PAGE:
Session: Trends in Analytical & Bioanalytical Chemistry: Make, Measure, and Smart Machines

Session Chair: Prof. Dr. Ulrich Panne, Prof. Dr. Günter Gauglitz, Dr. Jens Riedel

Opening the random forest black box by variable selection and relational analysis

Prof. Dr. Stephan Seifert, Uni Hamburg
In order to comprehensively exploit the complex data generated by analytical techniques for the classification and characterization of biological samples, multivariate chemometric methods are applied. These methods are divided into unsupervised approaches, which are applied without further information, and supervised approaches, by which classification models are trained using samples with known class memberships. The latter, machine learning approaches, are often applied as black boxes meaning that only the class assignment is reported, while the background that led to this decision remains unknown. Random forest (RF) is a non-parametric machine learning approach that consist of a large number of individual binary decision and has many advantages, such as flexibility in terms of input and output variables and the possibility of internal validation. [1] Another advantage is the ability to generate variable importance measures that are used to select relevant features. However, the relationships between the predictor variables are usually not examined. We developed a novel RF based variable selection method called Surrogate Minimal Depth (SMD) that incorporates relations into the selection process of important variables. [2] This is achieved by the exploitation of surrogate variables that have originally been introduced to deal with missing predictor variables. In addition to improving variable selection, surrogate variables and their relationship to the primary split variables can also be utilized as proxy for the relations between the different variables. This relation analysis goes beyond the investigation of ordinary correlation coefficients because it is based on the mutual impact on the outcome. This talk will introduce chemometric classification methods and the SMD approach to open the black box for classification of various analytical data.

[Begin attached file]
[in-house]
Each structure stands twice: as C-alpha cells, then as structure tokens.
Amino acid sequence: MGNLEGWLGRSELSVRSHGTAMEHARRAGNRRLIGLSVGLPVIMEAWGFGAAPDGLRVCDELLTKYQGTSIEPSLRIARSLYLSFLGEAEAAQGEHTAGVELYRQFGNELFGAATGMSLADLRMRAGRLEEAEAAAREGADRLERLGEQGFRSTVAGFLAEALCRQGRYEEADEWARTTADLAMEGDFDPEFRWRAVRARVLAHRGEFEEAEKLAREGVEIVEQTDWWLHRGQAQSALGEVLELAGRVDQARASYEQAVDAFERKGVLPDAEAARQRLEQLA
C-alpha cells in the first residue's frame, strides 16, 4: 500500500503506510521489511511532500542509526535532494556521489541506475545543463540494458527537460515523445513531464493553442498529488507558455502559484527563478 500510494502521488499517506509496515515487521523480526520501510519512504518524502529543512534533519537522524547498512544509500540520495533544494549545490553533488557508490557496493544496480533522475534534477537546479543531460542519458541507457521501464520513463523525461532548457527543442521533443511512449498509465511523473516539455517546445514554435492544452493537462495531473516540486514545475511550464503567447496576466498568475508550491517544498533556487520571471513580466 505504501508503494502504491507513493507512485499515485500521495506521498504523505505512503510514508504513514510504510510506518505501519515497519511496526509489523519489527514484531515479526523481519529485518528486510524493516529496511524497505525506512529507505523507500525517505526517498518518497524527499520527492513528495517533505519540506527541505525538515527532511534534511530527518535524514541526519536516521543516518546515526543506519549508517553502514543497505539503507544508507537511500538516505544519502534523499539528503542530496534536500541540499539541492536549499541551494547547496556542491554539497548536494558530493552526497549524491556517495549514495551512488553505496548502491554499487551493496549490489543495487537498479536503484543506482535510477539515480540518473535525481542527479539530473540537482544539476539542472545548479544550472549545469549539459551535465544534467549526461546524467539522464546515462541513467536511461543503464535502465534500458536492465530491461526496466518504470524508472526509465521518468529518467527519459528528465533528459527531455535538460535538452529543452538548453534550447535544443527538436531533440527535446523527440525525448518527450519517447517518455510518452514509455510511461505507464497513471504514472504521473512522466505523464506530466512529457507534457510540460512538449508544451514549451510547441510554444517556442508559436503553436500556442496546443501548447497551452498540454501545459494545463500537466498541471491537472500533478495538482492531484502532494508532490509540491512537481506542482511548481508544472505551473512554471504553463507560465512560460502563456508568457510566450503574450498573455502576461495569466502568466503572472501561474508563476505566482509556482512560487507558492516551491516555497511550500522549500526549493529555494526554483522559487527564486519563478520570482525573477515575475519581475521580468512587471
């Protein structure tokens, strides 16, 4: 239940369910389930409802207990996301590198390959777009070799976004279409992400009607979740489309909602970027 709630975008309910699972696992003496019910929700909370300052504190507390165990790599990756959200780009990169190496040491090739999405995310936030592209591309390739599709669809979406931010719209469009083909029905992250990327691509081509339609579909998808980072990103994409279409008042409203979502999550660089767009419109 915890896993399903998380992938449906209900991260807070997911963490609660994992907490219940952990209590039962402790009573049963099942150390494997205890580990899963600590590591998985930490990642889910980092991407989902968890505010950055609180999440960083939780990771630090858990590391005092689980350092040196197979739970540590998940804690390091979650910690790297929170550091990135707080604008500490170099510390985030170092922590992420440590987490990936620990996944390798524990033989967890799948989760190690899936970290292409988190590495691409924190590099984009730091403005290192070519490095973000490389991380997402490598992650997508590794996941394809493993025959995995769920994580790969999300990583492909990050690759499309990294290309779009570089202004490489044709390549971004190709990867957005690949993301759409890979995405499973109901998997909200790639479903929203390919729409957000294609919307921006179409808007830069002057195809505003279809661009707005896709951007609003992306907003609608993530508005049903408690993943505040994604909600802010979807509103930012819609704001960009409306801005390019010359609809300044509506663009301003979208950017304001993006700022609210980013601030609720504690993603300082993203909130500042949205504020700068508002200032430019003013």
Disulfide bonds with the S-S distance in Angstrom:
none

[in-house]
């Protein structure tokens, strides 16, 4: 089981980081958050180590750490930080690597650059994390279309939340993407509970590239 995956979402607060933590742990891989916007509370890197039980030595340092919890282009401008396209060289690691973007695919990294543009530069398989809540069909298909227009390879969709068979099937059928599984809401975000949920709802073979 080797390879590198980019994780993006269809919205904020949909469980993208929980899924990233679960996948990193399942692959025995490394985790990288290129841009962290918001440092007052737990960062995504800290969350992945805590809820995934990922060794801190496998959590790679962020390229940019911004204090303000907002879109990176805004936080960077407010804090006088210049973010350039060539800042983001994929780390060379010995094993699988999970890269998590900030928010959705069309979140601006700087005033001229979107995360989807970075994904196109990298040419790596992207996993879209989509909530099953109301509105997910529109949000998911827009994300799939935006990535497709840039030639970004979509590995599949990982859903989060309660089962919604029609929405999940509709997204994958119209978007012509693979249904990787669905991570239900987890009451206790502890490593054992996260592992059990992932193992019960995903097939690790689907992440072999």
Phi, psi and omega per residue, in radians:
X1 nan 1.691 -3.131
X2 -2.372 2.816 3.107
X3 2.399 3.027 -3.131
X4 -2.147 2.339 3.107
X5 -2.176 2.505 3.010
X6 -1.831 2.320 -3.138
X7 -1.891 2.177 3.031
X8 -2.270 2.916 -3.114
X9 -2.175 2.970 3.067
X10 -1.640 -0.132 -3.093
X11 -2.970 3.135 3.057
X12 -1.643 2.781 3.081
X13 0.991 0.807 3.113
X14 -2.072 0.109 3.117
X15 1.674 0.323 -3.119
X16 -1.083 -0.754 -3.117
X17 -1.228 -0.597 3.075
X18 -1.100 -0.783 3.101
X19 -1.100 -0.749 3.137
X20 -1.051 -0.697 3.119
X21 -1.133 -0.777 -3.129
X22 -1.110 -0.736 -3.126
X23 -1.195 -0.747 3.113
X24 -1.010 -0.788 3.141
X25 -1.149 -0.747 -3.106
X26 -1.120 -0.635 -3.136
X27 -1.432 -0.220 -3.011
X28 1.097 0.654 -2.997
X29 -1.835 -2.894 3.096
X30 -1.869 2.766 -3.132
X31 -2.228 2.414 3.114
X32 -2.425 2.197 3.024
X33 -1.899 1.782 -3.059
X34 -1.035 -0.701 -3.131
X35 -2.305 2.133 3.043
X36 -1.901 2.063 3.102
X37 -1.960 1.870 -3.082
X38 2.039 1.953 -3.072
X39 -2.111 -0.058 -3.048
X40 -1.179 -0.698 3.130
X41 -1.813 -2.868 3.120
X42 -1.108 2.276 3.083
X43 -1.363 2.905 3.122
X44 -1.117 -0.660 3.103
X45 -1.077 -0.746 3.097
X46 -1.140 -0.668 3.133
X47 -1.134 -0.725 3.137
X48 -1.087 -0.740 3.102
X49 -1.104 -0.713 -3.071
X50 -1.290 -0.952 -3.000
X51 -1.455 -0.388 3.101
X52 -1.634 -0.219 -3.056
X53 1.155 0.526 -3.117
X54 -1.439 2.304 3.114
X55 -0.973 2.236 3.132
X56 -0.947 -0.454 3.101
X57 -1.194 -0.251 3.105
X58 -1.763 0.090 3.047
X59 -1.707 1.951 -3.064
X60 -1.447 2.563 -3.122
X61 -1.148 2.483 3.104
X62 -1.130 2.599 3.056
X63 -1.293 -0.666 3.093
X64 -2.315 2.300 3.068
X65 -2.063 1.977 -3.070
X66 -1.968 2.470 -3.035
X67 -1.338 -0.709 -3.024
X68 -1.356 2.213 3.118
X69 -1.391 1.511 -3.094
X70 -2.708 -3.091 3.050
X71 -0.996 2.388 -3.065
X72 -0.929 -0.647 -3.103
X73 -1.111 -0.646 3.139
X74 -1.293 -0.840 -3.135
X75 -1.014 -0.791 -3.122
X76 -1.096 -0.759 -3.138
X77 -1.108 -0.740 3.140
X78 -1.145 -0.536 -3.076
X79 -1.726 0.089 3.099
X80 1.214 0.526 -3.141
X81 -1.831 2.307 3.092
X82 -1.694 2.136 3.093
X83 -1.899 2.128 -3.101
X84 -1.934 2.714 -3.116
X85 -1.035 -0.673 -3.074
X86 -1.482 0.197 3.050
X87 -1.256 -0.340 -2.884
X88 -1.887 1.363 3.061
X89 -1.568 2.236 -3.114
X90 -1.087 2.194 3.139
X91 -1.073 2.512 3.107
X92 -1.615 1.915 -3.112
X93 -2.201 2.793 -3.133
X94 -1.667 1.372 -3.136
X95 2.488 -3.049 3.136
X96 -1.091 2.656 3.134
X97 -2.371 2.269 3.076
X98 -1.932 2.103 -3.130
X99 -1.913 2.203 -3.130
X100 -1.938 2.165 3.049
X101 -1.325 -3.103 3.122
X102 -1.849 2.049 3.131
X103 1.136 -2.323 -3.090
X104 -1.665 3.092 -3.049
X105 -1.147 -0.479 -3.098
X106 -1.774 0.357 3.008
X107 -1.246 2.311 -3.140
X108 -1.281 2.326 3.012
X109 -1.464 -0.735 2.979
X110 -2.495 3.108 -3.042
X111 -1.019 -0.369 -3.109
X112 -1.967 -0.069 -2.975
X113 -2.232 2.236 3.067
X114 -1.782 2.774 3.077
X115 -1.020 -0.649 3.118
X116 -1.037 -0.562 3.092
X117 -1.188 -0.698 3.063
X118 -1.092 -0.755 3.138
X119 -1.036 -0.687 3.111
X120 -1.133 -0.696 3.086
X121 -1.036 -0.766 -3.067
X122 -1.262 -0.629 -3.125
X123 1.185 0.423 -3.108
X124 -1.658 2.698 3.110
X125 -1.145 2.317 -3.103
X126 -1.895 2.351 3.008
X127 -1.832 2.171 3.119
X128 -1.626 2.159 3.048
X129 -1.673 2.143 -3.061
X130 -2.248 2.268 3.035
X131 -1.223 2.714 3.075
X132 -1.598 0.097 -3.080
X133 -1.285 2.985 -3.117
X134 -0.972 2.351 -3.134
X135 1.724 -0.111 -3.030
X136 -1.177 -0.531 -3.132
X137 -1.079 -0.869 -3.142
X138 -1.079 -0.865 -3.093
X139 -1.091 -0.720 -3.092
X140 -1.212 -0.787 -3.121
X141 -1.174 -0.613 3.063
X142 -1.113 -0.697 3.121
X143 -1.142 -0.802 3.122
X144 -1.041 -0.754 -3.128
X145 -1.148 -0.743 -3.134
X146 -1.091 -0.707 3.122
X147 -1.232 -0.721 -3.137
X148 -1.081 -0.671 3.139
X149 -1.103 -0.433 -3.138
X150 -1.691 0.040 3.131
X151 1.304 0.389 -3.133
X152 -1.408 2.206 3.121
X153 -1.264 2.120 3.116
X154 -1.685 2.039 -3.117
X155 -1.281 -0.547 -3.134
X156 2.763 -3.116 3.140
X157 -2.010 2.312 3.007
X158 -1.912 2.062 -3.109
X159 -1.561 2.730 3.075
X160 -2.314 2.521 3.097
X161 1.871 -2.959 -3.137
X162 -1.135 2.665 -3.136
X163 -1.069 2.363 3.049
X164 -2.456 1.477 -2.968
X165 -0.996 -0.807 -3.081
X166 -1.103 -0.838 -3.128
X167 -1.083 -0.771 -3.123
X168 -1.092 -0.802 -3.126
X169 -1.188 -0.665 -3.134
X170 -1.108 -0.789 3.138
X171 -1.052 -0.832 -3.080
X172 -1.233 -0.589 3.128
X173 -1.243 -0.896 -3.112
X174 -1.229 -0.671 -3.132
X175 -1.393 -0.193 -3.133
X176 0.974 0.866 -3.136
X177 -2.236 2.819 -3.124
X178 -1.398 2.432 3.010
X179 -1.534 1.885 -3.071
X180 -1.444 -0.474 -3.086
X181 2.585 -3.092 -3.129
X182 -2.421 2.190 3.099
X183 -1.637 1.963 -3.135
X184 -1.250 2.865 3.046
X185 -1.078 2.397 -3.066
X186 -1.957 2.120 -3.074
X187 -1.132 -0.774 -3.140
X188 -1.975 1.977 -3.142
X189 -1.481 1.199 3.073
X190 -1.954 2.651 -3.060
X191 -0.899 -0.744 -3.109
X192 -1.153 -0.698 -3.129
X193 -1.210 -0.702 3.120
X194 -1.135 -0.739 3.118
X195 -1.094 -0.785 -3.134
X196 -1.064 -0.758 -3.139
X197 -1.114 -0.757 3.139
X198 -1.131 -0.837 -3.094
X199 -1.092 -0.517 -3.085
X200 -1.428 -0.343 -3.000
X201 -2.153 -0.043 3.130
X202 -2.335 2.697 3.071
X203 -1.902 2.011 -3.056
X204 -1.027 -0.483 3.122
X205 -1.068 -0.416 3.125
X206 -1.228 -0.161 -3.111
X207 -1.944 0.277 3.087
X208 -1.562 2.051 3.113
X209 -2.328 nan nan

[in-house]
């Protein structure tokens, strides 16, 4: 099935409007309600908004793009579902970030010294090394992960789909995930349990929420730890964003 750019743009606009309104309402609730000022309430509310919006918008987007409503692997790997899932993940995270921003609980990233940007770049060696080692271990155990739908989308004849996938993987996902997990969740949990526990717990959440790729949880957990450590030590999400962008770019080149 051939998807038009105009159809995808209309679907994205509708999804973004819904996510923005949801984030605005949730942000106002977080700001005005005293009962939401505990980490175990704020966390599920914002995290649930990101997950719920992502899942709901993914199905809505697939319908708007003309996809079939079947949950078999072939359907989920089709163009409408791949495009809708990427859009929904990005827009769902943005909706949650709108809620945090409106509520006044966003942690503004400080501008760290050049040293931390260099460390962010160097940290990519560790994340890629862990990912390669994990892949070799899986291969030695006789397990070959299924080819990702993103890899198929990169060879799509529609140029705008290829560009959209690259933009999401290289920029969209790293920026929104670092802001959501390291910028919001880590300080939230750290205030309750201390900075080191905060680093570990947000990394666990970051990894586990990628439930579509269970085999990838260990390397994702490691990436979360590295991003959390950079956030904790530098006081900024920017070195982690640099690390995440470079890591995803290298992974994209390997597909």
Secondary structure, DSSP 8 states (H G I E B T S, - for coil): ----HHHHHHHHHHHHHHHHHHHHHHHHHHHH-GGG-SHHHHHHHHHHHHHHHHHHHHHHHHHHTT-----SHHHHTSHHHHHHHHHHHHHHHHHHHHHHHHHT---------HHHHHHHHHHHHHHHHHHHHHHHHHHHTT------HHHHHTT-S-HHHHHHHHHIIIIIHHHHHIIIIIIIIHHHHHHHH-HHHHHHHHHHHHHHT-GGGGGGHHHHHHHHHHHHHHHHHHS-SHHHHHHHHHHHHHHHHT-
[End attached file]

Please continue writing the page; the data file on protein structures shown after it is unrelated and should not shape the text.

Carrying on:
21-Jun-2022 15:00 (30 Minutes) ICM/Hall 4b

Smart Machines, New Materials, Automated Future

Dr. Tomasz Stawski, BAM

21-Jun-2022 15:30 (30 Minutes) ICM/Hall 4b

Automating the analytical laboratory – What’s next

Prof. Dr. Kerstin Thurow, Universität Rostock
21-Jun-2022 16:00 (30 Minutes) ICM/Hall 4b

3D Printer in the Lab, not only a Toy

Dr. Vittorio Saggiomo, Wageningen University
Although 3D printers have been in the consumer market for a while, they are still underrepresented in many laboratories. In this talk, I will show the potential of having a 3D printer in the lab and show the four stages of 3D printing: 3D printing, designing, materials, and electronics. Having a 3D printer in the lab is not only beneficial for rapid prototyping and producing personalized objects but also for making new materials and directly testing them without the need for external companies. I will show how to make microfluidics1 and 3D printing nanocomposite materials with unique optical properties. 2,3 As the last point, I will show how 3D printers are very cheap XYZ robots that can be used to automate laboratory procedures. For example, we have used a 3D printer electronics and mechanics to build a set of three programmable syringe pumps4 and used a 3D printer for making automatic histological procedures
21-Jun-2022 16:30 (30 Minutes) ICM/Hall 4b